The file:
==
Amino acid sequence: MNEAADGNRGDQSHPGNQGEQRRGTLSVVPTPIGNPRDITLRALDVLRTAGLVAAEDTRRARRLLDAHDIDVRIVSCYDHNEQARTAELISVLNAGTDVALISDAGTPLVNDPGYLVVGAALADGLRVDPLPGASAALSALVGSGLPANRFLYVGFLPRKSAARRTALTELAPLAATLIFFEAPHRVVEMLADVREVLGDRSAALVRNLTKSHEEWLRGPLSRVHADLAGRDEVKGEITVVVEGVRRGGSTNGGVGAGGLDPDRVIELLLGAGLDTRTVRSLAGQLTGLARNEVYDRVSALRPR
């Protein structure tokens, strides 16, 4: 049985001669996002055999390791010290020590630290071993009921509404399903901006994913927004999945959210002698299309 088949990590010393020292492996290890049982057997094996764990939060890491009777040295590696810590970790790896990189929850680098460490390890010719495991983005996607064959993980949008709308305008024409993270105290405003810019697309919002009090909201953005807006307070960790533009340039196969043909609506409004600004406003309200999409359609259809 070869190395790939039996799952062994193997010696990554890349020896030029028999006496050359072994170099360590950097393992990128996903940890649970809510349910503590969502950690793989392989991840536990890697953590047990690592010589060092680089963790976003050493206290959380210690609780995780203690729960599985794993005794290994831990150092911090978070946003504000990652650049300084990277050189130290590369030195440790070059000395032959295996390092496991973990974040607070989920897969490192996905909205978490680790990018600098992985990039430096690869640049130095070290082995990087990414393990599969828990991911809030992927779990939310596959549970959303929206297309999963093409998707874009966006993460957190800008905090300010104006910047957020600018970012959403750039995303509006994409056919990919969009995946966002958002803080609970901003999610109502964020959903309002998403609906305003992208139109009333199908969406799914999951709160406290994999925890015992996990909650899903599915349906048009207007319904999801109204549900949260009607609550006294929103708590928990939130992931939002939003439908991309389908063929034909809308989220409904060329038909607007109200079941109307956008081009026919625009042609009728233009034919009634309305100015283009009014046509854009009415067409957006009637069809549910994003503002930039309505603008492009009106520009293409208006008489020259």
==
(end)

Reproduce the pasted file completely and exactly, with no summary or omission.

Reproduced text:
Amino acid sequence: MNEAADGNRGDQSHPGNQGEQRRGTLSVVPTPIGNPRDITLRALDVLRTAGLVAAEDTRRARRLLDAHDIDVRIVSCYDHNEQARTAELISVLNAGTDVALISDAGTPLVNDPGYLVVGAALADGLRVDPLPGASAALSALVGSGLPANRFLYVGFLPRKSAARRTALTELAPLAATLIFFEAPHRVVEMLADVREVLGDRSAALVRNLTKSHEEWLRGPLSRVHADLAGRDEVKGEITVVVEGVRRGGSTNGGVGAGGLDPDRVIELLLGAGLDTRTVRSLAGQLTGLARNEVYDRVSALRPR
């Protein structure tokens, strides 16, 4: 049985001669996002055999390791010290020590630290071993009921509404399903901006994913927004999945959210002698299309 088949990590010393020292492996290890049982057997094996764990939060890491009777040295590696810590970790790896990189929850680098460490390890010719495991983005996607064959993980949008709308305008024409993270105290405003810019697309919002009090909201953005807006307070960790533009340039196969043909609506409004600004406003309200999409359609259809 070869190395790939039996799952062994193997010696990554890349020896030029028999006496050359072994170099360590950097393992990128996903940890649970809510349910503590969502950690793989392989991840536990890697953590047990690592010589060092680089963790976003050493206290959380210690609780995780203690729960599985794993005794290994831990150092911090978070946003504000990652650049300084990277050189130290590369030195440790070059000395032959295996390092496991973990974040607070989920897969490192996905909205978490680790990018600098992985990039430096690869640049130095070290082995990087990414393990599969828990991911809030992927779990939310596959549970959303929206297309999963093409998707874009966006993460957190800008905090300010104006910047957020600018970012959403750039995303509006994409056919990919969009995946966002958002803080609970901003999610109502964020959903309002998403609906305003992208139109009333199908969406799914999951709160406290994999925890015992996990909650899903599915349906048009207007319904999801109204549900949260009607609550006294929103708590928990939130992931939002939003439908991309389908063929034909809308989220409904060329038909607007109200079941109307956008081009026919625009042609009728233009034919009634309305100015283009009014046509854009009415067409957006009637069809549910994003503002930039309505603008492009009106520009293409208006008489020259």